I found one article in the letters section on my paper, National Post, interesting. Conny Di, Guelph, Ont. said in response to Poloz’s comments:

“Instead of suggesting young people looking for work accept unpaid internships, Stephen Poloz should lead by example by donating 10% of his paycheque to fund interns working at the Bank of Canada, thus providing exceptional experience and development for young Canadians. Even if they were paid minimum wage, the impact would be significant, and Mr. Poloz would have displayed true leadership. And if he really wanted to display unequivocal leadership qualities, why not challenge other senior government officials and corporate executives to do the same? What a start that would be for the development of our future leaders.”

The problem with “free” is that we do not value “free”. We like it, but really we do not value it. If we are going to provide internships and volunteer experiences for the youth we need to make it valuable and have meaning so that when a young person does apply for work, the organization and/or person reading the resume sees the “work and/or experience” as real work and a contribution to ROI, growth, etc.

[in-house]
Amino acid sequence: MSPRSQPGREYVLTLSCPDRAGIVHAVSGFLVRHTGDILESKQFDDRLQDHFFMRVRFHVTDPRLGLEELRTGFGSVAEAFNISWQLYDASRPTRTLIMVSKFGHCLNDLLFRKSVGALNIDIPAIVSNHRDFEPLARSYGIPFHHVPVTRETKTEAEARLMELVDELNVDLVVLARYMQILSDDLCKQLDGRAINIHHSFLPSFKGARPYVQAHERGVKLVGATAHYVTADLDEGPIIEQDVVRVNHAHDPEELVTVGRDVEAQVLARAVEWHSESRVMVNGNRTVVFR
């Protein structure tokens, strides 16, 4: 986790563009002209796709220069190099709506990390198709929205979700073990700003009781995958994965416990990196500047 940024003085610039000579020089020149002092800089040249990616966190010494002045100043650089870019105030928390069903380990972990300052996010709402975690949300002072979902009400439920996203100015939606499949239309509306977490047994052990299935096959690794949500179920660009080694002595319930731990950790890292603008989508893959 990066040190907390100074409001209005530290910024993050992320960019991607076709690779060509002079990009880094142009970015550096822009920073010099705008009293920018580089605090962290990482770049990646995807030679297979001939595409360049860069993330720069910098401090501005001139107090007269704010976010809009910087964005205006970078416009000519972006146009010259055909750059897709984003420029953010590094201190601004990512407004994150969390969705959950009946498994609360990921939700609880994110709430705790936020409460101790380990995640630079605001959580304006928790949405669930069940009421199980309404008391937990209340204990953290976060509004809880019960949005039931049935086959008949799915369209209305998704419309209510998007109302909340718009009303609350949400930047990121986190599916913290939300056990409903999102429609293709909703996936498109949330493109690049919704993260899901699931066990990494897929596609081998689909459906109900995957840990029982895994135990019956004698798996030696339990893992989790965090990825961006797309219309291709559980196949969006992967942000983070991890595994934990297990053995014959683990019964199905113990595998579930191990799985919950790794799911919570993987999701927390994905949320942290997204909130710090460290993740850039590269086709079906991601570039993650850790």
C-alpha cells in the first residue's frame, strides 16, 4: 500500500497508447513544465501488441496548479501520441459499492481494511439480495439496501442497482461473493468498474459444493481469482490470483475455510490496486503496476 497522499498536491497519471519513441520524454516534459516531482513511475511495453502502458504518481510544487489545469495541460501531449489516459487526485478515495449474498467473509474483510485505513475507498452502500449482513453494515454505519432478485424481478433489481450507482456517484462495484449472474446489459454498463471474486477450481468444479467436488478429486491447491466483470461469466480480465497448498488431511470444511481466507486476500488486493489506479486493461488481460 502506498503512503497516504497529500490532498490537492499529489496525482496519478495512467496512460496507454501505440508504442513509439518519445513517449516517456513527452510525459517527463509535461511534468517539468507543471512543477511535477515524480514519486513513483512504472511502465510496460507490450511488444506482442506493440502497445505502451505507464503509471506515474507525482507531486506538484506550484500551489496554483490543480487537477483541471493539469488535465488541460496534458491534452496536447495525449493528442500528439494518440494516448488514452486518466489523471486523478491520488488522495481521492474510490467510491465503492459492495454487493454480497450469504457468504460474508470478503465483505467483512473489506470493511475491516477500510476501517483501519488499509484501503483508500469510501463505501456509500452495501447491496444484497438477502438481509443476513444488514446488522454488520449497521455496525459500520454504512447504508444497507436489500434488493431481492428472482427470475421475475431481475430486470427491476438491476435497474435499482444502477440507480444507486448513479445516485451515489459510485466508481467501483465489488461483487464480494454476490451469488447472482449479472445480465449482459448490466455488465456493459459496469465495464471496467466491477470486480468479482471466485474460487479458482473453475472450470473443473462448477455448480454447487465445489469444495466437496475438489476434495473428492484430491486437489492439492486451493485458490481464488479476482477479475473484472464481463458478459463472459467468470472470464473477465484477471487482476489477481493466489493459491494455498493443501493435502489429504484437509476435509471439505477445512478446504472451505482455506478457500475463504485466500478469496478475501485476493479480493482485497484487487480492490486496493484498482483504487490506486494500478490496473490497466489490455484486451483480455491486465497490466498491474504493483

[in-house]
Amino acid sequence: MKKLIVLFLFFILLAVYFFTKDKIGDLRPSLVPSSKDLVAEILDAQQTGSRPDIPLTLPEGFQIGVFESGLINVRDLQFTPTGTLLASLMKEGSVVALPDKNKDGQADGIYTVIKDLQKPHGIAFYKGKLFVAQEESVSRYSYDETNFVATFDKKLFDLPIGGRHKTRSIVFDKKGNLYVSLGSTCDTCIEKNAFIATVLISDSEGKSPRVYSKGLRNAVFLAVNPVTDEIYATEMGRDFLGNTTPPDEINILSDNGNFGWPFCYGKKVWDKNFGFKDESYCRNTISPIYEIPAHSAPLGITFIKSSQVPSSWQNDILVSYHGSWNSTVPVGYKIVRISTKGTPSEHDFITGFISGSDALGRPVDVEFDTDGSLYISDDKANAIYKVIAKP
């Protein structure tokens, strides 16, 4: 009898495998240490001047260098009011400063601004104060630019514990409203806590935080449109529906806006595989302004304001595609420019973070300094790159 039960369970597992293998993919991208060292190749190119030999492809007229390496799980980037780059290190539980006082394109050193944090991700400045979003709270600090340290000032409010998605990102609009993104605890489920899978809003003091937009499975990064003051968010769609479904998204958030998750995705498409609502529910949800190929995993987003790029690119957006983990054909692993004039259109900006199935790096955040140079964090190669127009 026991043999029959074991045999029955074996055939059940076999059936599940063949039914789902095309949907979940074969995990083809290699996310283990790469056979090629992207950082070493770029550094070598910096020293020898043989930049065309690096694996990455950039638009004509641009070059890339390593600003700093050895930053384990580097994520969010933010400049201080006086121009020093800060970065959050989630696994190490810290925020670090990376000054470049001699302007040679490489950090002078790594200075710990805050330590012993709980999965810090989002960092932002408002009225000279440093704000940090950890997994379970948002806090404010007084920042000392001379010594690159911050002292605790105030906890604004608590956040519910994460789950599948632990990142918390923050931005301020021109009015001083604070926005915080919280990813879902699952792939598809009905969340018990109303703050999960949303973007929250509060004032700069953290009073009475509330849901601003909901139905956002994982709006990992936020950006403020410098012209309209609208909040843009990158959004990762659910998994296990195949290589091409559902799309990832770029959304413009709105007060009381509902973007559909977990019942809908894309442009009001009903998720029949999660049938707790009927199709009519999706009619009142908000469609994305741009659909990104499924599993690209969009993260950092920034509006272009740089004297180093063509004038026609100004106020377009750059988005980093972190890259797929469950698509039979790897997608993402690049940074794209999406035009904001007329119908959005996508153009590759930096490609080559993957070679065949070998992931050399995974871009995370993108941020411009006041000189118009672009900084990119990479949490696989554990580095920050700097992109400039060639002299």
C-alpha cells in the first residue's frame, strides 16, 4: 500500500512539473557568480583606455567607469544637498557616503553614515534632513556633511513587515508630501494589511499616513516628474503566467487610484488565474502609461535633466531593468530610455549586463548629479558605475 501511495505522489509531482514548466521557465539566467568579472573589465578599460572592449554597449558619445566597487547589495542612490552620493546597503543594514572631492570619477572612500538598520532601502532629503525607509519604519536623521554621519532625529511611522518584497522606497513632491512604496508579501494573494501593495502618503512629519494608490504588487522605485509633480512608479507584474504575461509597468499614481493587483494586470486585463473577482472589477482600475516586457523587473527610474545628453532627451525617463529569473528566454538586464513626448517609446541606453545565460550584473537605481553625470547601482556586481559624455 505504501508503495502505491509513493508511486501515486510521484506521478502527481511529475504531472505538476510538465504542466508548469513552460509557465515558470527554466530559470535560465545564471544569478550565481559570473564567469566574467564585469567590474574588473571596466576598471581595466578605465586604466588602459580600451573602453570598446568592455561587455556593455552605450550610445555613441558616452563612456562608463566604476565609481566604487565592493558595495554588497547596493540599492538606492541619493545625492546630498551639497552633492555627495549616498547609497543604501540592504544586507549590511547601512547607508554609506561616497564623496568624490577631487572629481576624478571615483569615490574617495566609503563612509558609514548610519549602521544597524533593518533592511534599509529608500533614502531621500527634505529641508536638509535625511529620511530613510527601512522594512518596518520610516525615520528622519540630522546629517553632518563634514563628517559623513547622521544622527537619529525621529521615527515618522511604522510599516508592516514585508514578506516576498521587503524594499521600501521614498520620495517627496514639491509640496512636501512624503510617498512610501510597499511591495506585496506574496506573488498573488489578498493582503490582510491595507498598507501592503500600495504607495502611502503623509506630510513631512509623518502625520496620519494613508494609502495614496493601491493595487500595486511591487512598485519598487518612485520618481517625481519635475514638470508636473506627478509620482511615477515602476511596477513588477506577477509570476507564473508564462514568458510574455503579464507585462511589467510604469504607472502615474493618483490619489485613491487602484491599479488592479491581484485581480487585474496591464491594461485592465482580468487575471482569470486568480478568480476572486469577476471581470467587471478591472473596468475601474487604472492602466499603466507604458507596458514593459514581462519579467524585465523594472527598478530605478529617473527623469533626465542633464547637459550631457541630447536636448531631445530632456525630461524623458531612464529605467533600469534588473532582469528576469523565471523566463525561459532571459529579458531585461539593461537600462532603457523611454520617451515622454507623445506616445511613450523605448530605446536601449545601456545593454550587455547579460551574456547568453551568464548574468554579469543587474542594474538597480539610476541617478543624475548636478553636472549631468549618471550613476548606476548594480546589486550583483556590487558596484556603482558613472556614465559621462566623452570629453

My message to the youth is to take your high school years and post-secondary years and get as much hands-on experience that you can: summer employment, volunteering, interning, community work, part-time work, and even through your own entrepreneurship efforts. Find a mentor personally or a leader you value and see what qualities in that leader you would like to emulate than make it your own.